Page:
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Safety plan -know the warning signs

A safety plan can help you to know your warning signs and keep you safe when you are low or feeling suicidal. Your safety plan will remind you of reasons to live and connect you with the people and services who can help during the tough times, giving you some perspective when you’re feeling low.

A safety plan varies from person to person; it can take many forms and be presented in various formats. But they all include similar information. Please download Minplan in Appstore and Play to get your safety plan HERE.

Then find a time when you are calm, and maybe work together with someone you trust – such as a close friend, family member, doctor, or counselor to develop your safety plan. It is a good idea to get these people involved since you may need to call on them, and they must know the best way to care for you. It is best to create the plan at a time when you are feeling well and thinking clearly, rather than waiting until you are overwhelmed and feeling suicidal.

Your plan should first outline warning signs and triggers, i.e., what thoughts or feelings you know you have when you are suicidal. Beneath, we have collected some examples for you.

Warning signs

  • Sudden change in behavior
  • Apathy
  • Withdrawal
  • An unusual preoccupation with dying or death
  • Giving away personal possessions
  • Symptoms of depression, fundamental unhappiness
  • Mood fluctuation, elevated emotional lability
  • Distinct hopelessness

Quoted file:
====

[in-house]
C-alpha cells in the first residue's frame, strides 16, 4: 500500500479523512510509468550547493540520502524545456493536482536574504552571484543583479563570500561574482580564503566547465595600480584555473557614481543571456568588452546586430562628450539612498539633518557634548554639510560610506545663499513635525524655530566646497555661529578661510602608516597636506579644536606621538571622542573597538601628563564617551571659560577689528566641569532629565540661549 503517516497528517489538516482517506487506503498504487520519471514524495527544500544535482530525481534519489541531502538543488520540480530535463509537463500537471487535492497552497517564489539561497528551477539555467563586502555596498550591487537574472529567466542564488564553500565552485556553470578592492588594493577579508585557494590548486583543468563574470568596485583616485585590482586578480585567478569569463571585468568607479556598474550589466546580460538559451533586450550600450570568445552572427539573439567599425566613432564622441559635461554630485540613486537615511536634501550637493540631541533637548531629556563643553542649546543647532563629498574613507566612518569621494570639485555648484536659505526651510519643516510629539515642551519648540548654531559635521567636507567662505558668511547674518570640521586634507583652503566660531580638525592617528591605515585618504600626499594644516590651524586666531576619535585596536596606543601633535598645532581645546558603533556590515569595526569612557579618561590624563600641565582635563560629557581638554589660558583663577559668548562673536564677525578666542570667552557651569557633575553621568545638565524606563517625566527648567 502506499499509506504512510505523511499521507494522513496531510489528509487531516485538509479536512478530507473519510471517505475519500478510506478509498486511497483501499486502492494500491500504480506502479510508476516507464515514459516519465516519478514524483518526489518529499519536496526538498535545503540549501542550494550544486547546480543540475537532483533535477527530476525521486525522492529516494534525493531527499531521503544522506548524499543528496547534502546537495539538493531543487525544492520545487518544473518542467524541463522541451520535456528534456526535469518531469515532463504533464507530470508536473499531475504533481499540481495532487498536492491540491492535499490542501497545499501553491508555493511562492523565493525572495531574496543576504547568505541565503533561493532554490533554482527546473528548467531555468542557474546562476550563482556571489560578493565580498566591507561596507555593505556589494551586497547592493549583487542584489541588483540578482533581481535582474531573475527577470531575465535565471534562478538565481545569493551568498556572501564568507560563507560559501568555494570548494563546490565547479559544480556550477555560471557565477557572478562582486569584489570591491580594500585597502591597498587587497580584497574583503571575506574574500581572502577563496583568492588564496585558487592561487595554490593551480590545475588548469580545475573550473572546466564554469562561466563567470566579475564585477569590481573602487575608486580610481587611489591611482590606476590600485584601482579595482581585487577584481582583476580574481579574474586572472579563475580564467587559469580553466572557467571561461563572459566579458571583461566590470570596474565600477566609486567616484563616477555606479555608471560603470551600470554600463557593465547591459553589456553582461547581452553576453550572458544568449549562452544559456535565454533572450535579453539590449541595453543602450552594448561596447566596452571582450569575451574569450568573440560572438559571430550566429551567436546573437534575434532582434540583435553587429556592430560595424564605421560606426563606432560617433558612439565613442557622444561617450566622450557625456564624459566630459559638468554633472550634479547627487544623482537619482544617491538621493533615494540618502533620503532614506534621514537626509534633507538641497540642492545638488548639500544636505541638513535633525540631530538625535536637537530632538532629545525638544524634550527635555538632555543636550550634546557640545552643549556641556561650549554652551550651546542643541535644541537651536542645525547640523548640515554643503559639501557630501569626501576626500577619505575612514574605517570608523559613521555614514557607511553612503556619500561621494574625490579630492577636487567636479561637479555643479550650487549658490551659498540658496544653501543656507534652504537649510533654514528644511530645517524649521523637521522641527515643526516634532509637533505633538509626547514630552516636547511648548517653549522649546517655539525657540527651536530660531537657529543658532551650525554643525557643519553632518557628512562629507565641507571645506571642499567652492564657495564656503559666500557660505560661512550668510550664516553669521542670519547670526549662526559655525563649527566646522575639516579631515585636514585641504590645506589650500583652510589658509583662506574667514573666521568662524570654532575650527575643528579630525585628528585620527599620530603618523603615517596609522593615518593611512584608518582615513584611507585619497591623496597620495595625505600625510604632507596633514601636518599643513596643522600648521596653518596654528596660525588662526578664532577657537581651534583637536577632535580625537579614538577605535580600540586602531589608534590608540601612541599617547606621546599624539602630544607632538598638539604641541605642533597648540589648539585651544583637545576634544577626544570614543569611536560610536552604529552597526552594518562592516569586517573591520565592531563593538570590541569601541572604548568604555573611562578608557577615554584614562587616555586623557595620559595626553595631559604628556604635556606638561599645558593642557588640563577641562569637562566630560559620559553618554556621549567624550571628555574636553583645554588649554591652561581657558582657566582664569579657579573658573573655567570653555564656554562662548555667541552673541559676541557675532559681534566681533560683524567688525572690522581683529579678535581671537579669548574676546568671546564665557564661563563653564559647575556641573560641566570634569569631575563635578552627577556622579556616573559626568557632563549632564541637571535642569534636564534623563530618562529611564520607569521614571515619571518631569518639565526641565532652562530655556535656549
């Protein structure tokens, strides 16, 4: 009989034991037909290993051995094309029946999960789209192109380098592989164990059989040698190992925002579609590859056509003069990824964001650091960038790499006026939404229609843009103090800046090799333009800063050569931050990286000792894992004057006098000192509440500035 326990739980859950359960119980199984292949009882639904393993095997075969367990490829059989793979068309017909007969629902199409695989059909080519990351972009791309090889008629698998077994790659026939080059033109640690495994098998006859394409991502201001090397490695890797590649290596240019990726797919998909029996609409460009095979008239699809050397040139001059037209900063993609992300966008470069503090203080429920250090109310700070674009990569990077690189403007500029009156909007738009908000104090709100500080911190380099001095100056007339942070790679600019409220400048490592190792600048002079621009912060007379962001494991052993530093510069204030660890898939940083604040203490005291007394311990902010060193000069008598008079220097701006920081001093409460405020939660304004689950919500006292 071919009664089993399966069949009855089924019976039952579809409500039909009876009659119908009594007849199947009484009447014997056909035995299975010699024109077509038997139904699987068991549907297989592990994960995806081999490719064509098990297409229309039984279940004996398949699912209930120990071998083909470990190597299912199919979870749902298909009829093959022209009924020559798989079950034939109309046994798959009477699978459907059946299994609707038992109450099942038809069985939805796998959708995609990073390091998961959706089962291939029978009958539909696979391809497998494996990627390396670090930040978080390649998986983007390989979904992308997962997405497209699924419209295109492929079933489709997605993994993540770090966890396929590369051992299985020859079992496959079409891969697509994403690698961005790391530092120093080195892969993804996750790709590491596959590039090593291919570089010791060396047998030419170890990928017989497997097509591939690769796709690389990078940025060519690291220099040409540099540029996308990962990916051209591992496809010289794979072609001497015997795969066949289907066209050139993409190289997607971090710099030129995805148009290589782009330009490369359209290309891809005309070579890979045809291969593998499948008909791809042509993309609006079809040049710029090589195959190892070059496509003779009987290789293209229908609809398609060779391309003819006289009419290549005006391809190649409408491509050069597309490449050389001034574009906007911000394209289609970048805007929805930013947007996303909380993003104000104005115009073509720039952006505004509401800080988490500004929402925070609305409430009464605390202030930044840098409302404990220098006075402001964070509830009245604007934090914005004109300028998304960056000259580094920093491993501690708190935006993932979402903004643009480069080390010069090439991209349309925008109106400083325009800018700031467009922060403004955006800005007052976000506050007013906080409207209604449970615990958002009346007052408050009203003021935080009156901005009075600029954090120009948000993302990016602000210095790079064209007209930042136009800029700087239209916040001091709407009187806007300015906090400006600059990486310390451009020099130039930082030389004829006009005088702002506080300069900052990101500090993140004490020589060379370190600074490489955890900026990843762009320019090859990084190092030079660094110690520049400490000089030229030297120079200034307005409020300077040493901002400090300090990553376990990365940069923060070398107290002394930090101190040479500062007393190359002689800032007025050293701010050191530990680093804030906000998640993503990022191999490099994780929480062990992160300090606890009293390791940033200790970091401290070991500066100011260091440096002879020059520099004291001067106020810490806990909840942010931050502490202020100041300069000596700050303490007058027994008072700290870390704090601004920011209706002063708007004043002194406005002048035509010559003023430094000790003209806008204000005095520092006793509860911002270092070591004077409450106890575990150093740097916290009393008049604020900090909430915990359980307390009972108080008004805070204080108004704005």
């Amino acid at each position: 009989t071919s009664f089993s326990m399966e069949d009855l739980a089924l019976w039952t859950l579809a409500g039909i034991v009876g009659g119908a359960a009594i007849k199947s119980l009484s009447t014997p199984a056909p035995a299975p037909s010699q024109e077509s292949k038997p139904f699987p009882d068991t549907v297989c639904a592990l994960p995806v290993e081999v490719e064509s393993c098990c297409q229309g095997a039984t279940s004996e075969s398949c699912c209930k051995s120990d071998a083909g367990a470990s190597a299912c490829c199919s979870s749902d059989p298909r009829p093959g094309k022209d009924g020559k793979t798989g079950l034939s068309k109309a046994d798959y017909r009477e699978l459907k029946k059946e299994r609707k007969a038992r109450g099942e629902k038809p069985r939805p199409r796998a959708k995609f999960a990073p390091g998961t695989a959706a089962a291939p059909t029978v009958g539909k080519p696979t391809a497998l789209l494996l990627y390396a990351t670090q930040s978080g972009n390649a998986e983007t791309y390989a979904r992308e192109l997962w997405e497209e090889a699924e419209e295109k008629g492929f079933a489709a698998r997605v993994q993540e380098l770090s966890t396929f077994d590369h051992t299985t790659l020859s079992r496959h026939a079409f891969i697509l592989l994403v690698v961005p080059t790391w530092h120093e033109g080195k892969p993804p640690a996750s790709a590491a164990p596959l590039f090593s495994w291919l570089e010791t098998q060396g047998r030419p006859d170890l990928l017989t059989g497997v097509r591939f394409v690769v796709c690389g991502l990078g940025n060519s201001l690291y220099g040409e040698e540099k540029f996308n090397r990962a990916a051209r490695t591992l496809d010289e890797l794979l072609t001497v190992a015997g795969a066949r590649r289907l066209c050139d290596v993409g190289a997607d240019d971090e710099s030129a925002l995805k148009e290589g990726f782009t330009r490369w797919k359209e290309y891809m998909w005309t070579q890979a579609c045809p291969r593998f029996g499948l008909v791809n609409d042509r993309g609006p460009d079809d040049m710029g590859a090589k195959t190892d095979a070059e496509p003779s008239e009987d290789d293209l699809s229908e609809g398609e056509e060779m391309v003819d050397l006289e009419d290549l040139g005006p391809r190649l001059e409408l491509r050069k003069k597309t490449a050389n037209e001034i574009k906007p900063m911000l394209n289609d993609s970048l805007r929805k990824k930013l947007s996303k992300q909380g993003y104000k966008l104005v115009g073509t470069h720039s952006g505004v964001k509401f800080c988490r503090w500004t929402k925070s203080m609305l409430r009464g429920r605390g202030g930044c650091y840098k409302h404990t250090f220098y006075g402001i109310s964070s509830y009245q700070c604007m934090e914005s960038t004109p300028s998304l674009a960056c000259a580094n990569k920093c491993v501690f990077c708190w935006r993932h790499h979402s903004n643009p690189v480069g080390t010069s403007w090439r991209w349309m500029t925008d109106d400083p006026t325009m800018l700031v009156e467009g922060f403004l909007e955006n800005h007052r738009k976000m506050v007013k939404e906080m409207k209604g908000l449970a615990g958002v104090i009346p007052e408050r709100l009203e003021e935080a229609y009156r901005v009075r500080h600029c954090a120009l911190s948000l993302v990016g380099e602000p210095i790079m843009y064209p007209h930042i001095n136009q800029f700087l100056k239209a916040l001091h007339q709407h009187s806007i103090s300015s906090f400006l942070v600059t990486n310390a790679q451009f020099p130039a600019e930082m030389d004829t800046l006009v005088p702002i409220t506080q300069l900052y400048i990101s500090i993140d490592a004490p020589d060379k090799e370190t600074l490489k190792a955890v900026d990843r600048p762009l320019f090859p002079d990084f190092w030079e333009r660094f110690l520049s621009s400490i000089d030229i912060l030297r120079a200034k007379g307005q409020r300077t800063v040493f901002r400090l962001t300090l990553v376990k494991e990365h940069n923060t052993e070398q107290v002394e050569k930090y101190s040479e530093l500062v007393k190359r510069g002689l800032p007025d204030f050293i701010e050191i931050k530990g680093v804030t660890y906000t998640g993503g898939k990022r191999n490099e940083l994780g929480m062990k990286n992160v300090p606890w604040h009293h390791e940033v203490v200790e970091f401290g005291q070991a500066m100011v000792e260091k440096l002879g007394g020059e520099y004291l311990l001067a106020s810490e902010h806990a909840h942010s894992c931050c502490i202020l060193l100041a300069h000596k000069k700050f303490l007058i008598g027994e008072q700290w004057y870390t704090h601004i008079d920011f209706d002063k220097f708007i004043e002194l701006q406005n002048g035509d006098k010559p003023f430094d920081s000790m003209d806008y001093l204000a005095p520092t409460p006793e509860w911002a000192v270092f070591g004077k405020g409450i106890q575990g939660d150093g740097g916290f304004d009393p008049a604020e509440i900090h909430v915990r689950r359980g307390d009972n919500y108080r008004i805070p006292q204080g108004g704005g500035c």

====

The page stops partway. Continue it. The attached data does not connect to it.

• Distinct feelings of guilt and self-reproach
  • Expression of altruistic ideas of suicide or self-sacrifice
  • Severe sleep disturbances
  • Recent experience of loss
  • Acute or chronic traumatization

 

 

 

 

 

 

 

Next should be coping strategies designed specifically for you. As trite as this sounds, meditation, breathing exercises, going for a walk, watching TV, or listening to music can be incredibly grounding.

 

You also want to include a list of reasons for living. “Those who are suicidal often forget about the positives in their life,” Jette Louise Larsen says. “However, having reasons written out can refocus their attention.” And good safety plans have contact information: for friends, therapists, psychiatrists, and crisis hotlines. My own plan names numerous people I can text, message, or call in order to make me feel better and safer. These are reminders that your network does exist and there are people who want and need you alive.

 

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